The date appended to a notice of motion is of no account unless there is an undated admission of service, or where it serves to explain an ambiguity or mistake in the clause of the notice designating the day of the motion.

The date of service of notice of motion fixes the right of the moving party to take an order by default; and may be material on the good faith of the adverse party in acts done thereafter and also sometimes on the question of costs.

But neither of these is the date of the motion, for a notice of motion is not in itself a motion, i. e., an application to the court, but only a warning of intention to make application.

The date of the return day of the notice is the only date on which the moving party can take a default, unless either (1) the motion properly goes on the calendar, and then default may be taken on the day it is reached in due course; or (2) an adjournment is had in the presence of or by consent of the adverse party, in which case his default may be taken on the adjourned day, if he does not then appear.

The date of the hearing of the motion, or, if the hearing be continued more than one day, the date of the final submission of the papers which present the facts to the court, is the date according to which the facts are to be determined, subject, of course, to the power of the court to reopen the motion and take evidence of later facts.

The date of the decision, if the motion be not immediately decided, is the date according to which the law is to be applied, so that a statutory change of remedy intervening may affect the decision, subject, however, to the familiar rule as to vested rights, and to the power of the court or judge to prevent a judicial delay from impairing the rights of either party.

The date of the actual granting of the order, is the date at which the order takes effect (unless otherwise expressed) as to those bound to take notice of it without service.

The date of the entry of the order, if it be a court order, fixes the time when it takes effect as to the clerk and the records of the cause (unless otherwise expressed).

21. Relation back.]— The power of the court to antedate its order is only one form of its power to mould its own proceedings as may be just. It may equally freely give to an order which is truly dated on the day it was made, just effect by relation back to the time when the motion was made.27


22. Their importance.]— Carelessly or cunningly drawn recitals, slipped into an order without scrutiny, have often invited an appeal and proved fatal.

The recitals determine what papers may be printed on appeal; and in general the appeal can be heard only on papers referred to and facts stated in the recitals.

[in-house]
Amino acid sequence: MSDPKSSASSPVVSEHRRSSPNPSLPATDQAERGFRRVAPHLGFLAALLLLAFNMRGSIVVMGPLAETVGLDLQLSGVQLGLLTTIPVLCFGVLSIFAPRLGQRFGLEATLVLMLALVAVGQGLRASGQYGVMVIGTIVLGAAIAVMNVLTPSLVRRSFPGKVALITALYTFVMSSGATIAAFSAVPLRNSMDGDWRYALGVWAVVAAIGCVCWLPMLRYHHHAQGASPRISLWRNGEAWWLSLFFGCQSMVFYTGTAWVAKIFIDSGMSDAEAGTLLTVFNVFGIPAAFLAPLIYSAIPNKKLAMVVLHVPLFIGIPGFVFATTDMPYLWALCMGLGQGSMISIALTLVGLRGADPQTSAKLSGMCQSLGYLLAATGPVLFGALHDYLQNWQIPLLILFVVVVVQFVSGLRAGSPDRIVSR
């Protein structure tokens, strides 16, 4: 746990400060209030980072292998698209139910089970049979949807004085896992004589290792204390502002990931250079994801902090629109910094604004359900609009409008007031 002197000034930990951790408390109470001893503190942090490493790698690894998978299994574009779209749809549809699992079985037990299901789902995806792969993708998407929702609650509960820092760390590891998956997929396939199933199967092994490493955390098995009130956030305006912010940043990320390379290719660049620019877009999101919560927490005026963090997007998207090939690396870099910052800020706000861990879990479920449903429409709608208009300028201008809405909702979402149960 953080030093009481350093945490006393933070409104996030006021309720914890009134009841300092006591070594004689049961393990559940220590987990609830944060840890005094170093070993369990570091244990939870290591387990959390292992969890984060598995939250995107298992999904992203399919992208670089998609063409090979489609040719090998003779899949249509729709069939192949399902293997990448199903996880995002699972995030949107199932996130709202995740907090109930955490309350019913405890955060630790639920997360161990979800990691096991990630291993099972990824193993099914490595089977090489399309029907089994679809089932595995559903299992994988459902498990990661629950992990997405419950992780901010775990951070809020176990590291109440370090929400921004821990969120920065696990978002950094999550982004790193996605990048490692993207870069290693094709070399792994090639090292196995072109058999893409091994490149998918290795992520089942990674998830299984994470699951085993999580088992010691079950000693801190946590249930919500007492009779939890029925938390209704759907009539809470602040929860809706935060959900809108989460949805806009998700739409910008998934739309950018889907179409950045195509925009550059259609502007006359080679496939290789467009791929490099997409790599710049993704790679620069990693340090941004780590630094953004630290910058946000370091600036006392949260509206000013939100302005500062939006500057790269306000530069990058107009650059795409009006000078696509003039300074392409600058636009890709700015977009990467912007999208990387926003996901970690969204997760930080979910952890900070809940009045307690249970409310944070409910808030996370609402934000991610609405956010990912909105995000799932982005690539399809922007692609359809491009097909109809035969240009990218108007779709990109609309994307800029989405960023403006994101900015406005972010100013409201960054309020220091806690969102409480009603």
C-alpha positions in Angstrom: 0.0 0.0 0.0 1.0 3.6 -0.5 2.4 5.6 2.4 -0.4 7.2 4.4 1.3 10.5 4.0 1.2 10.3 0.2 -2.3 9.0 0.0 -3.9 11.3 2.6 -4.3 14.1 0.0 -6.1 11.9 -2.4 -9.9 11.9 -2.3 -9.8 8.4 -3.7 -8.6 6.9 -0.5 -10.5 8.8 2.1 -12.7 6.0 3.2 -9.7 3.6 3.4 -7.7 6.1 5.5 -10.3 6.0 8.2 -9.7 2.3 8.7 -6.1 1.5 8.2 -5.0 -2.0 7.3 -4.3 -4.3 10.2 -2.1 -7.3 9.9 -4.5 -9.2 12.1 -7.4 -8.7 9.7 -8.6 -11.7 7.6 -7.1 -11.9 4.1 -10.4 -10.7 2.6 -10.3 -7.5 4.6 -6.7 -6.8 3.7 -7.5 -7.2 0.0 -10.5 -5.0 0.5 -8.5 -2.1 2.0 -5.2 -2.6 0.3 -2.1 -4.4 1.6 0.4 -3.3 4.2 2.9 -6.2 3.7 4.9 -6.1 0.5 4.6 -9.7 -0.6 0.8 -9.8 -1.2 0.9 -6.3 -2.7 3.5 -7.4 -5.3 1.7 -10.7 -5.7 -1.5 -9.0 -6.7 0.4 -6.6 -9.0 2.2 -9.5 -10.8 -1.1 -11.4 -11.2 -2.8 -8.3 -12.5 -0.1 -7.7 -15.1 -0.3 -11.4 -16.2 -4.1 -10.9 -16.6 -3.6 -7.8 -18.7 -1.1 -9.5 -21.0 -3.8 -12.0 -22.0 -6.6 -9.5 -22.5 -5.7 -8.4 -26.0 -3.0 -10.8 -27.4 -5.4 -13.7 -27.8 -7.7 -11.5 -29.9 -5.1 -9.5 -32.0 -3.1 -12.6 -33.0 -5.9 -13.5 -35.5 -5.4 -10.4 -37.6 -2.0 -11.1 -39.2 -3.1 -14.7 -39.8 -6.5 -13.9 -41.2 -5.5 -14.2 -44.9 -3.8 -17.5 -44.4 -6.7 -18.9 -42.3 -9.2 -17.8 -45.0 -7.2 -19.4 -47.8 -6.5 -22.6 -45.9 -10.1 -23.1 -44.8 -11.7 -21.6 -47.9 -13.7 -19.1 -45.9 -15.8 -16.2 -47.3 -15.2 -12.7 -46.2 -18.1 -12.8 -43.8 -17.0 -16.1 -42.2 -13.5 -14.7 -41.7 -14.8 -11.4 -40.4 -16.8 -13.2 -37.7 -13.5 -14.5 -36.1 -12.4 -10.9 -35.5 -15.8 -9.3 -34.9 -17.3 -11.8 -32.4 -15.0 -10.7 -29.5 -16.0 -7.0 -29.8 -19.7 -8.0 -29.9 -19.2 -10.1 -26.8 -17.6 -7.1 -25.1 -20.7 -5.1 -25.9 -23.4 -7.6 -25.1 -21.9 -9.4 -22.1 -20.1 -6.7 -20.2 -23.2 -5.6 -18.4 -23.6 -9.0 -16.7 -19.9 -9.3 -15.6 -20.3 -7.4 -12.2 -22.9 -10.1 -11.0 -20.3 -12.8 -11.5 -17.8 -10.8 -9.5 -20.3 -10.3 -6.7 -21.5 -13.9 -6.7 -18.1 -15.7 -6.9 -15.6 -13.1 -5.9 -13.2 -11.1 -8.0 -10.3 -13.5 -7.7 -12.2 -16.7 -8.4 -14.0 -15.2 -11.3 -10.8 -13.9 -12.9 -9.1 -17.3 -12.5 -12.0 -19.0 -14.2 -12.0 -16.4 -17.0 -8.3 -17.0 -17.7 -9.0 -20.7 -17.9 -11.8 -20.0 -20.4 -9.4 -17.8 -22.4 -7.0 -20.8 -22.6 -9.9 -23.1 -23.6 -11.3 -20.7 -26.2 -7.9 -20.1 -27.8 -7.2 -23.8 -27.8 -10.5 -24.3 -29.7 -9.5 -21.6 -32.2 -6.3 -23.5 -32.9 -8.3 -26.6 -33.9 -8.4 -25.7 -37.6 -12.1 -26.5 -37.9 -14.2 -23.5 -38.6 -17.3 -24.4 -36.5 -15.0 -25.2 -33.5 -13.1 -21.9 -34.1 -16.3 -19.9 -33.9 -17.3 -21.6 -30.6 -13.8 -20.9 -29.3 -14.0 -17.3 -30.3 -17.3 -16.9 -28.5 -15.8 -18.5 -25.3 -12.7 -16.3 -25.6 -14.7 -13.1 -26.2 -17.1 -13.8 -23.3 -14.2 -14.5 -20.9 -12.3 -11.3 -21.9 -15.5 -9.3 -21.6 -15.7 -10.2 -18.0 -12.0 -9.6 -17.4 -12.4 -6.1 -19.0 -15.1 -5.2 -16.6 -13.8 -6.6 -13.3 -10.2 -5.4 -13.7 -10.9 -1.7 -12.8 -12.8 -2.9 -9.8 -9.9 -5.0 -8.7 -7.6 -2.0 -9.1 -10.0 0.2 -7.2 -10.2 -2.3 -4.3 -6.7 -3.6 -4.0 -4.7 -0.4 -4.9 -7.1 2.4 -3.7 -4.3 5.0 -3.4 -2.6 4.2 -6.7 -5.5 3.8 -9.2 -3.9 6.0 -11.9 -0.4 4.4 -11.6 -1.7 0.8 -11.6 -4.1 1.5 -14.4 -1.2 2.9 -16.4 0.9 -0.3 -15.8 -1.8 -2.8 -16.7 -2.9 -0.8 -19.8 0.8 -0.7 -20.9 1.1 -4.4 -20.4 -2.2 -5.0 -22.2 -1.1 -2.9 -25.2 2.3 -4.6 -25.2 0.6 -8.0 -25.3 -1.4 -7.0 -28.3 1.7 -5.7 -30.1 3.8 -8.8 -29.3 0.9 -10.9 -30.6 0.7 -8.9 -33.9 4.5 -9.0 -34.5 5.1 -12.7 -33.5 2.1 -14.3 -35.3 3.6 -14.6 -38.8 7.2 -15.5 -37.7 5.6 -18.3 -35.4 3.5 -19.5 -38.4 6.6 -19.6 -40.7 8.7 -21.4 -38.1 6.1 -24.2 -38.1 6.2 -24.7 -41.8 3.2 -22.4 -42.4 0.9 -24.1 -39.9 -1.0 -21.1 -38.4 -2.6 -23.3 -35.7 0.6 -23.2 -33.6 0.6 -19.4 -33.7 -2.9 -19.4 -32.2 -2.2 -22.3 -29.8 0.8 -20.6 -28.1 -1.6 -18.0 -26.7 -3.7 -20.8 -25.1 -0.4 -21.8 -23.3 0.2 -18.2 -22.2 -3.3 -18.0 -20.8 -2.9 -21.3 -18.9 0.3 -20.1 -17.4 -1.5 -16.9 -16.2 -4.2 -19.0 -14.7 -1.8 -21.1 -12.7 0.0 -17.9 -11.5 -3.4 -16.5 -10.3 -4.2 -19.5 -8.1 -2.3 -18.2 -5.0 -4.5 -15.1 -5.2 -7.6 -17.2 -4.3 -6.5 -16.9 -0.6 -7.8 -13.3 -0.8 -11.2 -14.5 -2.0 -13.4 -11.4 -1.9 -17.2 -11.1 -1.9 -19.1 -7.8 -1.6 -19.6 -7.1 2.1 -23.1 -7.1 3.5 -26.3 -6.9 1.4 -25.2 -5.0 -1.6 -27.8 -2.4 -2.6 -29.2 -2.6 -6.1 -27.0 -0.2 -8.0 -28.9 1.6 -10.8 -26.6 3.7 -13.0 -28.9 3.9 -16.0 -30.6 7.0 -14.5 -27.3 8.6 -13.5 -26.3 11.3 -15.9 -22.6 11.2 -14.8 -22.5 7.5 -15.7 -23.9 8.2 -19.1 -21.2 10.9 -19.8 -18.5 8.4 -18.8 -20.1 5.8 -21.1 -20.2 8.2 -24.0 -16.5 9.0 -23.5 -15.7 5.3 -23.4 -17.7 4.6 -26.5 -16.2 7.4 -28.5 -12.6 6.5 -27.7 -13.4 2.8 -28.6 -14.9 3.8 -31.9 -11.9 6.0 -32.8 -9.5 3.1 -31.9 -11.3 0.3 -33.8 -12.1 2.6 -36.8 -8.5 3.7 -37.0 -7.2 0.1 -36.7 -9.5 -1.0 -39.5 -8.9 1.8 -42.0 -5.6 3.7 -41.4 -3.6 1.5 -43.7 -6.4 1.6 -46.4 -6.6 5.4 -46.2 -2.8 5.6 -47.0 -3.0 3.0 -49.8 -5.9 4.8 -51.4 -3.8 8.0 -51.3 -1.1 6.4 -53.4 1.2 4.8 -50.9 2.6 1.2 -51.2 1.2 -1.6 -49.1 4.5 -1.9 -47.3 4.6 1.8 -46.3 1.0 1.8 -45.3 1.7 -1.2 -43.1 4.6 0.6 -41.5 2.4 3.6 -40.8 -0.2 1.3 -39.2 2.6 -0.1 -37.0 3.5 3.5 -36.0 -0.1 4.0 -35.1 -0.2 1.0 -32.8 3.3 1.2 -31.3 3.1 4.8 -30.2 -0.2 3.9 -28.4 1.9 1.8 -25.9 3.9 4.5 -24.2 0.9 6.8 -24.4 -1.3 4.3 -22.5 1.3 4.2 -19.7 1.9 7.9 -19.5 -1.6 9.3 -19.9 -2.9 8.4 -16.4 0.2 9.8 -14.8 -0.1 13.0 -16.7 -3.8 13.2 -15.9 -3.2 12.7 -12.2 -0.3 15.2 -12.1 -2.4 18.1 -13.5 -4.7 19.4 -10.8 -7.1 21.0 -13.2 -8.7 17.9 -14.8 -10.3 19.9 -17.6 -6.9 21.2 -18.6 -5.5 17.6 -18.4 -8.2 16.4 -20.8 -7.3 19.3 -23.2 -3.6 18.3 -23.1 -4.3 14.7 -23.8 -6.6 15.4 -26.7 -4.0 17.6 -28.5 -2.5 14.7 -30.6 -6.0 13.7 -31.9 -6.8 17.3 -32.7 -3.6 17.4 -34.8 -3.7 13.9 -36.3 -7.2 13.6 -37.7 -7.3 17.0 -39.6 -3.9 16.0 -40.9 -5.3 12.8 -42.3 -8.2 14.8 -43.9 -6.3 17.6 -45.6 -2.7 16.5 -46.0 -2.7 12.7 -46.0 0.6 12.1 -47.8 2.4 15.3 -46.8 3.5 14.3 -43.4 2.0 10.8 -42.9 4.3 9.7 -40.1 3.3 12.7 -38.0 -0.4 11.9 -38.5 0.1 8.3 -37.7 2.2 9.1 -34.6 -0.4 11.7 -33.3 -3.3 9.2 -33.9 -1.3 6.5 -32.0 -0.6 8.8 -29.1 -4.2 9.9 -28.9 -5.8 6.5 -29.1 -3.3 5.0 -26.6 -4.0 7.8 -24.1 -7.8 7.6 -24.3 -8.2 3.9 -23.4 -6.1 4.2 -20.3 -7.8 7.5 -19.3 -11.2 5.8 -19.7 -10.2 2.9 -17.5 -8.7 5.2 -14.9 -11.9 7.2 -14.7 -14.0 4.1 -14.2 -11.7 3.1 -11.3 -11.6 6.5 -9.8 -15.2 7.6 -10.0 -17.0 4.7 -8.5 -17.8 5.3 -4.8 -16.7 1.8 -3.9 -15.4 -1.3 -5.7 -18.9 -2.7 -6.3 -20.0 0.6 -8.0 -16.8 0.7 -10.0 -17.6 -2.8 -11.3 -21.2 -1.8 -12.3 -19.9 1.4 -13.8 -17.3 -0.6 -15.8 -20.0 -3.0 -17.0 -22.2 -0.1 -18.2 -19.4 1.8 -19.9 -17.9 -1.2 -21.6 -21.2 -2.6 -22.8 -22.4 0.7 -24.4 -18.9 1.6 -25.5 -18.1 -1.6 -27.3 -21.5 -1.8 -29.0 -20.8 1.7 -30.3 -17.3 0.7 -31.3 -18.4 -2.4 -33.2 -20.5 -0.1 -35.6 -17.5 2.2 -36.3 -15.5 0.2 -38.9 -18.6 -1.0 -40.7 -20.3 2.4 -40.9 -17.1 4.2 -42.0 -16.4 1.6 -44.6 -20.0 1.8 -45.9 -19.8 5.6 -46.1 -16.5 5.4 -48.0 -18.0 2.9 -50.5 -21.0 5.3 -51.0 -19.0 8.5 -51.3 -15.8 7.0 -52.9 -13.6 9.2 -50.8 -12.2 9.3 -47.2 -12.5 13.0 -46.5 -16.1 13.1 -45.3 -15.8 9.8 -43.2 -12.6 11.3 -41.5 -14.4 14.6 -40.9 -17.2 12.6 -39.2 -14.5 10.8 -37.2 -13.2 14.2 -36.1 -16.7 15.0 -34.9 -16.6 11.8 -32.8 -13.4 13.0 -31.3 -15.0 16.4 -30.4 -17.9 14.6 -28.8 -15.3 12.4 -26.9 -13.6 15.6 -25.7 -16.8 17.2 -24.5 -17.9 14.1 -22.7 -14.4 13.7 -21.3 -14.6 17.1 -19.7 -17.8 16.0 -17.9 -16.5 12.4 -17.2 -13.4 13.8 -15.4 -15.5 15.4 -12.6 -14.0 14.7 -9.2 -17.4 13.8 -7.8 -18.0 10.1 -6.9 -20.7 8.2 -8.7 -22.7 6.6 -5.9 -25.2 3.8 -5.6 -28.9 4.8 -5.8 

The court or judge should refuse to sign an order which is plainly defective or erroneous in recitals, and should require the parties to have it properly settled.

We will first notice the points peculiar to an order taken by consent, or by default, and to an order in favor of the party moved against, and then consider the usual recitals in ordinary cases, taking them up successively in the way. they usually appear in a well-drawn order.

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23. Recitals in order granted by consent. ]-If an order is made on consent, either as to the jurisdiction or power of the court or

or as to the subject-matter, the consent should be distinctly recited as having been given in open court, and the character of the consent incorporated,29 or be embodied in a written stipula

judge, 28

The date of service of the order, or of a certified copy, if it be a court order, fixes the time when it takes effect (unless otherwise expressed) as to those not bound to take notice of it.

27 May r. Cooper, 24 Hun, 7. See an improper exercise of the power to provide that an order shall relate back, in Guarantee Trust Co. v. Phila., etc., R. R. Co., 160 N. Y. 1.

28 If an objection to the exercise of jurisdiction contrary to statute can be waived, the waiver should expressly appear by recitals in the order or in a stipulation. (Argall v. Jacobs, 56 How. Pr. 167); Newhall v. Appleton, 46 N. Y, Super. Ct. 6.

23 Whitaker v. Desfosse, 7 Bosw. 678 (holding that an order from which a recital that it was made on consent had been struck out on application of the party alleged to have consented, although it was struck out on default, must be regarded on appeal as having been made against opposition, and could not be sustained, if at all, on the evidence). The court said: “From the statements of counsel on the argument, and from the statements of Mr. Justice